Chapter 29. Participatory climate governance in Southeast Asia: Lessons learned from gender-responsive climate mitigation

In Routledge Handbook of Climate Justice
Book Chapter
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"This Handbook is a timely and significant contribution to the growing body of academic literature on climate justice. It comes at a critical turning point in UNFCCC climate negotiations with the imminent review of the Paris Agreement. It is an excellent knowledge resource bound to be of particular interest to academics, practitioners and students engaged in the field of climate change and climate justice." -- Mary Robinson, President, Mary Robinson Foundation–Climate Justice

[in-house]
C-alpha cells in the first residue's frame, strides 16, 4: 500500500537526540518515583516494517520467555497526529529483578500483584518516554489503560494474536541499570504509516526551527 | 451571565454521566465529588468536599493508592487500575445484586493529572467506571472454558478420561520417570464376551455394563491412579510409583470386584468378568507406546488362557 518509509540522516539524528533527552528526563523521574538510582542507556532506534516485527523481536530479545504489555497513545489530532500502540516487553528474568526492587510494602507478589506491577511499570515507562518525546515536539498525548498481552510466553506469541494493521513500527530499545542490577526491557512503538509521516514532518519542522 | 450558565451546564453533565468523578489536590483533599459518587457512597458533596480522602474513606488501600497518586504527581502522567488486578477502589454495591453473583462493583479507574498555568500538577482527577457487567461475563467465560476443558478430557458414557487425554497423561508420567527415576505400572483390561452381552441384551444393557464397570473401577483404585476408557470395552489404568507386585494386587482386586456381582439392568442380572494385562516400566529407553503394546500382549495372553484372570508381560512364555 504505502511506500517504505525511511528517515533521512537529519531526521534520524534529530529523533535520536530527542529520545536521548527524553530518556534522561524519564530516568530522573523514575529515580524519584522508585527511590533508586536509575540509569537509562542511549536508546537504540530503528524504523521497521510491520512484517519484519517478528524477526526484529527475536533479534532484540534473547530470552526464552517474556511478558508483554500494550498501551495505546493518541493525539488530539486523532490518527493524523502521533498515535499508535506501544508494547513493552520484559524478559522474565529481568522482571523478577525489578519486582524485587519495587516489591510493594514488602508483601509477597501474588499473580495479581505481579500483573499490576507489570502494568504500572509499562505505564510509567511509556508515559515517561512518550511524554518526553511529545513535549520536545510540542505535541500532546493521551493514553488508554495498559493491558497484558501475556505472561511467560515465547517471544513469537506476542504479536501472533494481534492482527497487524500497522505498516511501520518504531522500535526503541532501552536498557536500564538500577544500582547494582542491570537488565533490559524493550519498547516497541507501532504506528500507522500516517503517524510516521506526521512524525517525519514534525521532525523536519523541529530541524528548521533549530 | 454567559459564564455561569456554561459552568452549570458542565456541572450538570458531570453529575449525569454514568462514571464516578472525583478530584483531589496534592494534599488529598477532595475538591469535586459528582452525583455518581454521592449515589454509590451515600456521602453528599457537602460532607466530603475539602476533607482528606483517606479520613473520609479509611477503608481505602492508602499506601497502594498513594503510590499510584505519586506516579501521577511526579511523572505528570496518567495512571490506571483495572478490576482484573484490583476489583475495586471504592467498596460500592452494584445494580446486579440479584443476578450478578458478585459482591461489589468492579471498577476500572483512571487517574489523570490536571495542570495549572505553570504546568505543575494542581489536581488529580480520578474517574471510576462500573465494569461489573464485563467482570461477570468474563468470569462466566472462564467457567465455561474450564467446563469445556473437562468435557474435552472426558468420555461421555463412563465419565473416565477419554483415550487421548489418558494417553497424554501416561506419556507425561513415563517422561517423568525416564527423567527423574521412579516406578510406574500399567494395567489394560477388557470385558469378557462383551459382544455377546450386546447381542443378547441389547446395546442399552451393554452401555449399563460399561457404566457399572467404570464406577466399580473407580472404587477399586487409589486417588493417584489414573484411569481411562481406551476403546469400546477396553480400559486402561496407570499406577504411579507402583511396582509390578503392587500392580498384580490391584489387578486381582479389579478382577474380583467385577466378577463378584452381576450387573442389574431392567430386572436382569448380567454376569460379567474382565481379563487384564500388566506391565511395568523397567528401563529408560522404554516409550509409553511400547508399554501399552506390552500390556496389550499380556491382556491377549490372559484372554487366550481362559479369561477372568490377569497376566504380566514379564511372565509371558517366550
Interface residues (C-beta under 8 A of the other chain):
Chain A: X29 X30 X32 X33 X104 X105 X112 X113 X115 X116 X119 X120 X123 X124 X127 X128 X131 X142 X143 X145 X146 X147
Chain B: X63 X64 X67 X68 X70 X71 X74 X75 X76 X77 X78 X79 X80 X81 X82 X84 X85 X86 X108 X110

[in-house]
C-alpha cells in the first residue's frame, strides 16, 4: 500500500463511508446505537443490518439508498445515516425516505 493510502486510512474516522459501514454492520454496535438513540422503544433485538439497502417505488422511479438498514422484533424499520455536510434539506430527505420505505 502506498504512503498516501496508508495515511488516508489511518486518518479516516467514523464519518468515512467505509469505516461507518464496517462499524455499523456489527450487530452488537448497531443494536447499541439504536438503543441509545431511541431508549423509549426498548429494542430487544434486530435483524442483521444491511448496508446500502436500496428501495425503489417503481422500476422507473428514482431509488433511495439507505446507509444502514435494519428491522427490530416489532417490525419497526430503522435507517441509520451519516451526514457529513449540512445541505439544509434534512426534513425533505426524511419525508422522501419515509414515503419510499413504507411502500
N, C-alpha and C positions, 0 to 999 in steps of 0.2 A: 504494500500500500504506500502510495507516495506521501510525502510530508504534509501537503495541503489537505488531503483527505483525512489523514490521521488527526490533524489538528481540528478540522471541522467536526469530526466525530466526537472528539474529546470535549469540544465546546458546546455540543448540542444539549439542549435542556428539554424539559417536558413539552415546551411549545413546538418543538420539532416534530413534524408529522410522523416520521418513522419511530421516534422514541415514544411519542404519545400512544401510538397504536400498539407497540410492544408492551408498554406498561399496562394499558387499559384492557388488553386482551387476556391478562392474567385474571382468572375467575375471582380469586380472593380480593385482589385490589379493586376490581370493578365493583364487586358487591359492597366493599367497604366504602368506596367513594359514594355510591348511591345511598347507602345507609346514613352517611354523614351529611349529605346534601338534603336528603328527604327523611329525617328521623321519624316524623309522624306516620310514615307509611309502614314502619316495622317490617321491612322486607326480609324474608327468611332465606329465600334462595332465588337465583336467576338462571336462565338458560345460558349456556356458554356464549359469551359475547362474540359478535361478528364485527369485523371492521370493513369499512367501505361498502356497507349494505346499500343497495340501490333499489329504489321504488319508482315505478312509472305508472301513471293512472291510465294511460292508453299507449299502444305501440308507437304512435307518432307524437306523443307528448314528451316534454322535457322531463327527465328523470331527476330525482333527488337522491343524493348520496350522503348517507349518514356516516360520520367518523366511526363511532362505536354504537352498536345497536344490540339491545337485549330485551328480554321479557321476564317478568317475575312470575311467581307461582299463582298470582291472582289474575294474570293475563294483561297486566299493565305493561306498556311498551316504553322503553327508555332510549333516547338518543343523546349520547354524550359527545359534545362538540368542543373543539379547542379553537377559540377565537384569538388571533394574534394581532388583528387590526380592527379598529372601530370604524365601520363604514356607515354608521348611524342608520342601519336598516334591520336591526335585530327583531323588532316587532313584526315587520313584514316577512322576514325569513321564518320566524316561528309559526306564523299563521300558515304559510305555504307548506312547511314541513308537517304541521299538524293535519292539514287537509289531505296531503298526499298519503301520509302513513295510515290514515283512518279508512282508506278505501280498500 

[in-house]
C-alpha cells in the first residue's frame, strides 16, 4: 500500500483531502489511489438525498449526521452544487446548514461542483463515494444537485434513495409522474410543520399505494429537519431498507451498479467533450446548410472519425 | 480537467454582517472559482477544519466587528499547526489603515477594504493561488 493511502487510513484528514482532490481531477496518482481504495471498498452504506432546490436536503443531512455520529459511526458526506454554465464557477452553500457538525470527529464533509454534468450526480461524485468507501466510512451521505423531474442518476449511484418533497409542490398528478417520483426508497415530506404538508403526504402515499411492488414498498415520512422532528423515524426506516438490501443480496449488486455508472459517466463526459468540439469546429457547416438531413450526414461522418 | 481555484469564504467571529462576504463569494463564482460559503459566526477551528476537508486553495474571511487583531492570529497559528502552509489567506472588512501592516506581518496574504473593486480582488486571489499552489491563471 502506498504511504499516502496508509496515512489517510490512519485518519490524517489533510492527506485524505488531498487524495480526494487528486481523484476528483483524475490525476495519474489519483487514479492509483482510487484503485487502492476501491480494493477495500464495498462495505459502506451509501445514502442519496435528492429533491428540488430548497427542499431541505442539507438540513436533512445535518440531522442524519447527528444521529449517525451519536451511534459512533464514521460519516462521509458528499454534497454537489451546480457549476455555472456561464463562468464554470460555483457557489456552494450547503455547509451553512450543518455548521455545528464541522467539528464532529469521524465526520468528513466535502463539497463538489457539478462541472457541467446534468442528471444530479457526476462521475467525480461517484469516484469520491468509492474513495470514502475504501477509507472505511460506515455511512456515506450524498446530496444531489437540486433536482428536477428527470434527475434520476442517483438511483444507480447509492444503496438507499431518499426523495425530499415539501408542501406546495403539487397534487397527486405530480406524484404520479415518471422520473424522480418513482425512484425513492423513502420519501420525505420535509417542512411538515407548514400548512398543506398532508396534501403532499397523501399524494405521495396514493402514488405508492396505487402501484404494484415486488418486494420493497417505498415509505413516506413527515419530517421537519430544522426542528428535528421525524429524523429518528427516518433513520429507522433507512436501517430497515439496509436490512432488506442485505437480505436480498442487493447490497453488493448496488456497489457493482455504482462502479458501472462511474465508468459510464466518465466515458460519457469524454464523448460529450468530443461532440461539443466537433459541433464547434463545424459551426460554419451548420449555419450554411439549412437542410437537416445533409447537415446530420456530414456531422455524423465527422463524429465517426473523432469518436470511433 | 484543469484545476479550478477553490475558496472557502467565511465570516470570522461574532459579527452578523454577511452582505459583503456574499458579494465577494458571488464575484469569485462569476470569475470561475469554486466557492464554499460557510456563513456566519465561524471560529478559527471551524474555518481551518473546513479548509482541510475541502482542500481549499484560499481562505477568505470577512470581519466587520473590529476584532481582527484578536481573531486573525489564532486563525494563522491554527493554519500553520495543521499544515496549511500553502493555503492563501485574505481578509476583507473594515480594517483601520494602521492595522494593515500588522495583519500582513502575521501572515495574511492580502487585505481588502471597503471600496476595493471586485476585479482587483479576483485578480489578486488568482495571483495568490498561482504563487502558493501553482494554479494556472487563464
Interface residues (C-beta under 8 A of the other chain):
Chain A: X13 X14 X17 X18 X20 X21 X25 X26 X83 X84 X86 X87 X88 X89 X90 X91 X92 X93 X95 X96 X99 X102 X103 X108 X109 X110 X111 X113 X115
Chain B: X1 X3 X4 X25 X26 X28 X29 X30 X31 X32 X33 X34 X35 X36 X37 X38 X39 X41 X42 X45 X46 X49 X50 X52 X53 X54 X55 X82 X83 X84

Ch. 29 Abstract: The adverse effects of climate change fall more heavily on women in the developing nations due to long-running inequalities and dependencies on natural resources. As a result, the challenges women face adapting to climate change tend to overshadow the contributions women make to mitigating climate change. It has also fed false narratives of women as passive victims of climate change. This chapter draws upon a series of applied case studies from Southeast Asia to demonstrate women have frequently untapped potential to mitigate climate change. It argues key to unlocking that potential is to take advantage of recent trends in international climate negotiations to make climate governance more participatory at multiple levels. At one level, pilot initiatives are needed to offer clear evidence of how women can mitigate climate change. At higher levels, policies provide finance for replicating gender-responsive mitigation actions are needed. At institutional level, policymakers in gender and climate institutions equip them with the skills and knowledge to mainstream gender into climate policies. This multi-level approach fits well with trends in global climate policy that encourage countries to move beyond projects to policies and institutional reforms and leads to transitions that are at once environmentally sustainable and socially just.